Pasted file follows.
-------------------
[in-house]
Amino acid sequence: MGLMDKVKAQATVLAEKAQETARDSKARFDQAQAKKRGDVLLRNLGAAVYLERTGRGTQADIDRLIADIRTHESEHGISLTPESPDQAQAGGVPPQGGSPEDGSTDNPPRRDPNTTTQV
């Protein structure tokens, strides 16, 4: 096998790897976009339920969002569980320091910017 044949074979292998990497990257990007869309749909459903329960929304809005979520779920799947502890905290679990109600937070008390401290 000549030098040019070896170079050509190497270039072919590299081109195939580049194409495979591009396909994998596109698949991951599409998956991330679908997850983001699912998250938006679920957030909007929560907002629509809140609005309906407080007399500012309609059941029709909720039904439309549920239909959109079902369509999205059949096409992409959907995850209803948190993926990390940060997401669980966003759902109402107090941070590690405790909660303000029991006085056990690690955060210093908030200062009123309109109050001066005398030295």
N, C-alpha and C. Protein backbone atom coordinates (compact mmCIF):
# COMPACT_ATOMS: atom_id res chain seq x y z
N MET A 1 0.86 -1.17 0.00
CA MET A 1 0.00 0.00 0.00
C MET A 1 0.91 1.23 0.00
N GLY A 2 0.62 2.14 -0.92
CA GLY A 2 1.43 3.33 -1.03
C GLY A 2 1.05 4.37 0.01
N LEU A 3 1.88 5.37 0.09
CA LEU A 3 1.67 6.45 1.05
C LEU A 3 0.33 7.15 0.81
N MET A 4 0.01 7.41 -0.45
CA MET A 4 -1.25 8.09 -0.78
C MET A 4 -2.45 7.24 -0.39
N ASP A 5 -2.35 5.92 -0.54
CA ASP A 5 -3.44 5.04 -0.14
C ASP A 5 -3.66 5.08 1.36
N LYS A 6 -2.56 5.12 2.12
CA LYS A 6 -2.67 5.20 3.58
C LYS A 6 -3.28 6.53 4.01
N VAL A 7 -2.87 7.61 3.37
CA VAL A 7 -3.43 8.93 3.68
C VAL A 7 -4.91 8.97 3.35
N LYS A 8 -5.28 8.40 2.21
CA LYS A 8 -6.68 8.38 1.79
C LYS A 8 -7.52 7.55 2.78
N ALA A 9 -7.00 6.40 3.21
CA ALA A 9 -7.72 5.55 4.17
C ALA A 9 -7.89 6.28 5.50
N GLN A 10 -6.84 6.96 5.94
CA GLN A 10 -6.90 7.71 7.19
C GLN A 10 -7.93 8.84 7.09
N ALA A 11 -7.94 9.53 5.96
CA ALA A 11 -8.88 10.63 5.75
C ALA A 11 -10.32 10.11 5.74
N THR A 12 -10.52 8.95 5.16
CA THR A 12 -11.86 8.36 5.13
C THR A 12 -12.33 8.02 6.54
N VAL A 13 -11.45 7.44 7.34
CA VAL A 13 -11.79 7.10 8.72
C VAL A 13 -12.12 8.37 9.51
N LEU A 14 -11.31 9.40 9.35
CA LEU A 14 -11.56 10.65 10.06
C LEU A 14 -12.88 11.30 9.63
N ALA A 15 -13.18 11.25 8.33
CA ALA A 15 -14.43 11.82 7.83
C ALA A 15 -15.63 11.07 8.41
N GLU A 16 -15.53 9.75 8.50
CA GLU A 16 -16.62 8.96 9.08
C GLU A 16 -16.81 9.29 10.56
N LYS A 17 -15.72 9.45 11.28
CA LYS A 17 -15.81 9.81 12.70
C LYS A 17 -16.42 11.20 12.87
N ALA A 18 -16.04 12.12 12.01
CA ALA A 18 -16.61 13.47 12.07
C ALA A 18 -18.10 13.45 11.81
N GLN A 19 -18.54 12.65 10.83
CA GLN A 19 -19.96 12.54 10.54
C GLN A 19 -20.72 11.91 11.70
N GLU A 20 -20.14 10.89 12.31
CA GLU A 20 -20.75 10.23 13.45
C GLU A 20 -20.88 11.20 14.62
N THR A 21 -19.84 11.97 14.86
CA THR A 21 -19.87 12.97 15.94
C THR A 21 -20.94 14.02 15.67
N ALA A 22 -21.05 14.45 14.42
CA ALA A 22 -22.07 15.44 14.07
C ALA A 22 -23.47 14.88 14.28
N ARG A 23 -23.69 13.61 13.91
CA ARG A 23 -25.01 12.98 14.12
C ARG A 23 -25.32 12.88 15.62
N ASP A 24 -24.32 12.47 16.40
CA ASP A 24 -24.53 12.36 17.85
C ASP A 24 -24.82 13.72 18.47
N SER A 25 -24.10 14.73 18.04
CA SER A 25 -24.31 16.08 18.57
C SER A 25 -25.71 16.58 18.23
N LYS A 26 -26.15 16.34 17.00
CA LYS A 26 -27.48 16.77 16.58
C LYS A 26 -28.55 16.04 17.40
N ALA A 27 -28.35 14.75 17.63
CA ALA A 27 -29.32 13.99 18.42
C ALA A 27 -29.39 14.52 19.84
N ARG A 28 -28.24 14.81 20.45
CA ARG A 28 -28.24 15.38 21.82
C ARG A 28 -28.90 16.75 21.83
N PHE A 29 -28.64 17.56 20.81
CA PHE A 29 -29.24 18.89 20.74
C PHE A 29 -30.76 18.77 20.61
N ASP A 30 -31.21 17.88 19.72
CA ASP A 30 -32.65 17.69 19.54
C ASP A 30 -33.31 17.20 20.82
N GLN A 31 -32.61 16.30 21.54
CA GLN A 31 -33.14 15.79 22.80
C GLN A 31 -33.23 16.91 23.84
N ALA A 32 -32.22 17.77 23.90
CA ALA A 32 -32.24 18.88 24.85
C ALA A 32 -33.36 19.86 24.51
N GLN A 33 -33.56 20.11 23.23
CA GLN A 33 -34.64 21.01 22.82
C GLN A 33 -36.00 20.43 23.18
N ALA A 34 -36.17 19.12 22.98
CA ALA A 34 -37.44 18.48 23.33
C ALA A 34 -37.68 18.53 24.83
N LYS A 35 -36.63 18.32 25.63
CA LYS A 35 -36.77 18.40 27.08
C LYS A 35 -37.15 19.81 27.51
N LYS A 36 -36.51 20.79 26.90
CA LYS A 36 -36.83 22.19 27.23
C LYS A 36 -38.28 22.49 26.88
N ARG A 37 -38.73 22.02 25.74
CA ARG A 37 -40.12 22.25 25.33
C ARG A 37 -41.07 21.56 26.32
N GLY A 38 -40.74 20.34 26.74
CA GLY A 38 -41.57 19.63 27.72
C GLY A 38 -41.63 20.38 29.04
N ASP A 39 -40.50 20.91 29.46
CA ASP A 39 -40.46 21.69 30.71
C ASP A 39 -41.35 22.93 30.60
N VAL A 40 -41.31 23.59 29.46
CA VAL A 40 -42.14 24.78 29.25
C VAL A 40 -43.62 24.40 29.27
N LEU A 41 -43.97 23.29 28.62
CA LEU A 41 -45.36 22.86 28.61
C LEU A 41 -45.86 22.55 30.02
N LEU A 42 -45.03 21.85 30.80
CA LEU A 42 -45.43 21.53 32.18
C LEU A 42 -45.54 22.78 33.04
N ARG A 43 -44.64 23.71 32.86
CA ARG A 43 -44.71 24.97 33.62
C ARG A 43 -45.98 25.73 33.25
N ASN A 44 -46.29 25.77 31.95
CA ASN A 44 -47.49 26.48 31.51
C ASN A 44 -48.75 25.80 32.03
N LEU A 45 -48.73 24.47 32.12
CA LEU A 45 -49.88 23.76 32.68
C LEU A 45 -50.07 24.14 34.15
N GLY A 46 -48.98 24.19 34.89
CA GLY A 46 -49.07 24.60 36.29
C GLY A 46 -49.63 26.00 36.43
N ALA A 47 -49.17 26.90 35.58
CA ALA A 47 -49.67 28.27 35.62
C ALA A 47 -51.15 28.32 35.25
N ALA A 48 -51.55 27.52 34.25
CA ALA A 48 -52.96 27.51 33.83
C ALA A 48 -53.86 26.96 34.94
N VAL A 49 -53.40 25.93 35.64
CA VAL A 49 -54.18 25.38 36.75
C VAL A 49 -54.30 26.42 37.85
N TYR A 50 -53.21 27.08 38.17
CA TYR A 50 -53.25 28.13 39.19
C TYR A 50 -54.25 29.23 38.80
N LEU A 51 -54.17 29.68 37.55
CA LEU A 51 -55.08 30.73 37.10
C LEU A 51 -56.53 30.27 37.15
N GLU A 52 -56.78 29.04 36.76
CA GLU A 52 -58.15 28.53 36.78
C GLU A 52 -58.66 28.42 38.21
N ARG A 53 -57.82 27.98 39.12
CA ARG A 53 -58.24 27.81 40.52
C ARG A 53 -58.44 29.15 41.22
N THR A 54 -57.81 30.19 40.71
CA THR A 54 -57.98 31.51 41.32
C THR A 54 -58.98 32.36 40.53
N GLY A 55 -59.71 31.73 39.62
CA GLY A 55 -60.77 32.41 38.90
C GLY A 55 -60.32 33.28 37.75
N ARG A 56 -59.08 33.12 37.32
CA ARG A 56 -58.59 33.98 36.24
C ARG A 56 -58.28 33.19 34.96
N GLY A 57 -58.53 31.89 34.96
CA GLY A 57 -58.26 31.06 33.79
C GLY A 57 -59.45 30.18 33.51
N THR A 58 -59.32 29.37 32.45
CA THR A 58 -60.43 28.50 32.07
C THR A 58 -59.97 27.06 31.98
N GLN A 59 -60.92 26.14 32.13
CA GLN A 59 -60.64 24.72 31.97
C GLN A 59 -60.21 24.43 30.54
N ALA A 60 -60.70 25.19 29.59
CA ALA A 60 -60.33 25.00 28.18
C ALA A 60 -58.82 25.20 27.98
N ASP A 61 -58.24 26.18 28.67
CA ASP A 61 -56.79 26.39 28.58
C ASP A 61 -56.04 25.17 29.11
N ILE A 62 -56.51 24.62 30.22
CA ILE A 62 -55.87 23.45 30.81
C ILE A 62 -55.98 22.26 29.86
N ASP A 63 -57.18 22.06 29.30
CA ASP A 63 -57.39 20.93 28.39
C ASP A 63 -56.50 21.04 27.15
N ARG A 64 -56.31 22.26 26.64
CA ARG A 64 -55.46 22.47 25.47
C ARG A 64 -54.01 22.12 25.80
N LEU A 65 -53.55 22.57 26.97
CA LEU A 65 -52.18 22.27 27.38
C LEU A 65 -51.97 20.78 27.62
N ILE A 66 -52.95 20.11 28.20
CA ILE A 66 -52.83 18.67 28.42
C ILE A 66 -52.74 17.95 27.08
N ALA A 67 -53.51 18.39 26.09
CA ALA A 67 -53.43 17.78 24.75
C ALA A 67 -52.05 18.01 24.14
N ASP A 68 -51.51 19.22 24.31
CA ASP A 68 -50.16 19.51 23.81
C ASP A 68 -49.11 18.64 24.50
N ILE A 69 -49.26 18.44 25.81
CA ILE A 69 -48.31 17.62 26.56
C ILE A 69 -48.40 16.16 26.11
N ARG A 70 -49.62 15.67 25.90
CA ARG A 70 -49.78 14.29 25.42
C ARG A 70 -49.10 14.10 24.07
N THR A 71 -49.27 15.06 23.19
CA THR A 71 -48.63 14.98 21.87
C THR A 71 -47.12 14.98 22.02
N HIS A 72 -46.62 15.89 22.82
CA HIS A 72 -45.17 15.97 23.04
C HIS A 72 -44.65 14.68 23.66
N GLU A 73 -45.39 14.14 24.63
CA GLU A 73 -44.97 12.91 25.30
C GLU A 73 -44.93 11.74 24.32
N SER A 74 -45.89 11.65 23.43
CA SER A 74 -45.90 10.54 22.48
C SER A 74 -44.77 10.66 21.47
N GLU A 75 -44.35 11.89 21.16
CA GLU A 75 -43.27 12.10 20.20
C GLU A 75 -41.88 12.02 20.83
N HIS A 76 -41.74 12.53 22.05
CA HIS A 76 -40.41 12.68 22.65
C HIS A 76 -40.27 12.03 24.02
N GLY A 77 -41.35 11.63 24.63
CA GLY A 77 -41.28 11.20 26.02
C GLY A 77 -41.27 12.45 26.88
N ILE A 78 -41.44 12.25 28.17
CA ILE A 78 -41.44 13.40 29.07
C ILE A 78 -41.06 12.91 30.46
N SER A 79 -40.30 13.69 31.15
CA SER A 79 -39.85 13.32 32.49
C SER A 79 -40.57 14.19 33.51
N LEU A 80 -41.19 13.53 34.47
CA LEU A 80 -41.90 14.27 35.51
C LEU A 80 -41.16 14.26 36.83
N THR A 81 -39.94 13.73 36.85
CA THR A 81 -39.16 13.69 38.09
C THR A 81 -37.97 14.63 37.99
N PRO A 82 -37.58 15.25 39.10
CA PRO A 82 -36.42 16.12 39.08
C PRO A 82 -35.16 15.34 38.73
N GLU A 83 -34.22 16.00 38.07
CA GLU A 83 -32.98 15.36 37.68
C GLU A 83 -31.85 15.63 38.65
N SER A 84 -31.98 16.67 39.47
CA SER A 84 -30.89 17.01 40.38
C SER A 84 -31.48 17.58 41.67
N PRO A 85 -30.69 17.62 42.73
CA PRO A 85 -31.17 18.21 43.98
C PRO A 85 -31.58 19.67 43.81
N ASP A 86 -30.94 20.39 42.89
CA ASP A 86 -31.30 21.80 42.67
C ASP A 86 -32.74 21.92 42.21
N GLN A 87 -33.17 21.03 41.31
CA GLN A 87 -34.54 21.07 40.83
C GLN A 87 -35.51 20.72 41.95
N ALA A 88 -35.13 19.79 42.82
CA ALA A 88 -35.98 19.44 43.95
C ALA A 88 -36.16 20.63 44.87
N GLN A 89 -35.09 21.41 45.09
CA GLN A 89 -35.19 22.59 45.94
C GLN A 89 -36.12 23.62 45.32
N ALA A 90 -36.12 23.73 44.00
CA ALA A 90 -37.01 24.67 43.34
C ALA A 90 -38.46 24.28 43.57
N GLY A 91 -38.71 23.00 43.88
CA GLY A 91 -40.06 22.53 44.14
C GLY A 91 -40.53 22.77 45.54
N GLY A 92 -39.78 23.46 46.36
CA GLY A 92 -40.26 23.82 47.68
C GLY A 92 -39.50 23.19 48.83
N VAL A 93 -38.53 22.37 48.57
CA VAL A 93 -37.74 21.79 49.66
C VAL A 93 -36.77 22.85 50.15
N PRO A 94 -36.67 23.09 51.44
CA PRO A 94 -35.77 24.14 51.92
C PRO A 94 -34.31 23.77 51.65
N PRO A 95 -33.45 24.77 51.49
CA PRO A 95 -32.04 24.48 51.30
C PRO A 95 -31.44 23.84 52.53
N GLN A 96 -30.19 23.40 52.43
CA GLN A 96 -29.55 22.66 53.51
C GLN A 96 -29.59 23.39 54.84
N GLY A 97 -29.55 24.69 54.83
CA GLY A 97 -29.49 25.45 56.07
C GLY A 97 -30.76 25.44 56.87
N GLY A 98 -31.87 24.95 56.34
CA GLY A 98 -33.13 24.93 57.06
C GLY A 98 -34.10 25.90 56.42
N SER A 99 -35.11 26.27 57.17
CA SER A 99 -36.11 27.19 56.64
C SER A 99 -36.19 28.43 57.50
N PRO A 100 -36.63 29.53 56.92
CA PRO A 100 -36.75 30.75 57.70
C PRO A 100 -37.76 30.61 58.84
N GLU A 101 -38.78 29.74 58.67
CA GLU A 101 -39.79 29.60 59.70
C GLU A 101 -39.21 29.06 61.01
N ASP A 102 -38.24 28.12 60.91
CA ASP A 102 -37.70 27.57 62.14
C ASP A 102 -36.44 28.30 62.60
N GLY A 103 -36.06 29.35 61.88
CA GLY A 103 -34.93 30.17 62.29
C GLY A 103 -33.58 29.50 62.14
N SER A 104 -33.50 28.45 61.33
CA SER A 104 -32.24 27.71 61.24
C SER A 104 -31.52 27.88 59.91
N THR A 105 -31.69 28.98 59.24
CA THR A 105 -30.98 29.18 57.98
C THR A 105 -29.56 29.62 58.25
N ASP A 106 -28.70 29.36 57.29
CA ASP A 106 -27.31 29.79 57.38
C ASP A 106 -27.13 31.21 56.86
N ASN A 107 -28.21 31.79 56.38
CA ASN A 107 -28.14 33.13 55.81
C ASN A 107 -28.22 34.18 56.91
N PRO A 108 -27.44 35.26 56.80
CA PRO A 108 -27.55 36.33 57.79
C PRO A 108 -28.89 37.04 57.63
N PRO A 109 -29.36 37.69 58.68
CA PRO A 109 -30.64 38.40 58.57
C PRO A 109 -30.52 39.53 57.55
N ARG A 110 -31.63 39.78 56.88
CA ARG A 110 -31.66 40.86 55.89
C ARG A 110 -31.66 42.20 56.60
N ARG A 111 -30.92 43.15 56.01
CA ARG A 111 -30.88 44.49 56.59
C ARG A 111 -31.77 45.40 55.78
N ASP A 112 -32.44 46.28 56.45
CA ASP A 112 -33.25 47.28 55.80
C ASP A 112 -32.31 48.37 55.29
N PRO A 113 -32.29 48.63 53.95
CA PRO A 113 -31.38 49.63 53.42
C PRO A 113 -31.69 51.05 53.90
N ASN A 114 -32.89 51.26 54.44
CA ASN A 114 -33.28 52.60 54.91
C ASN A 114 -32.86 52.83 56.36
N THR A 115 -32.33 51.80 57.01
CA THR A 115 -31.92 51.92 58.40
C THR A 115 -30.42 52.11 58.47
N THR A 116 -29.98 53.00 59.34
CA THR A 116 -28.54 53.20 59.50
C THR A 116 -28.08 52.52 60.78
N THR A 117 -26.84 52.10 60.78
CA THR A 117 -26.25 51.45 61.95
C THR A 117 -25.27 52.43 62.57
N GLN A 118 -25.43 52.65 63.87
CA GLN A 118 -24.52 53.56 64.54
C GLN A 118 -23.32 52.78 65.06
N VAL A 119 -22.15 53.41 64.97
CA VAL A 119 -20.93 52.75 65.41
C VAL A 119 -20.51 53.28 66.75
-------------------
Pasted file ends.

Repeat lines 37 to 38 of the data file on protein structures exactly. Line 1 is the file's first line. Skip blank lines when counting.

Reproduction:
CA ALA A 11 -8.88 10.63 5.75
C ALA A 11 -10.32 10.11 5.74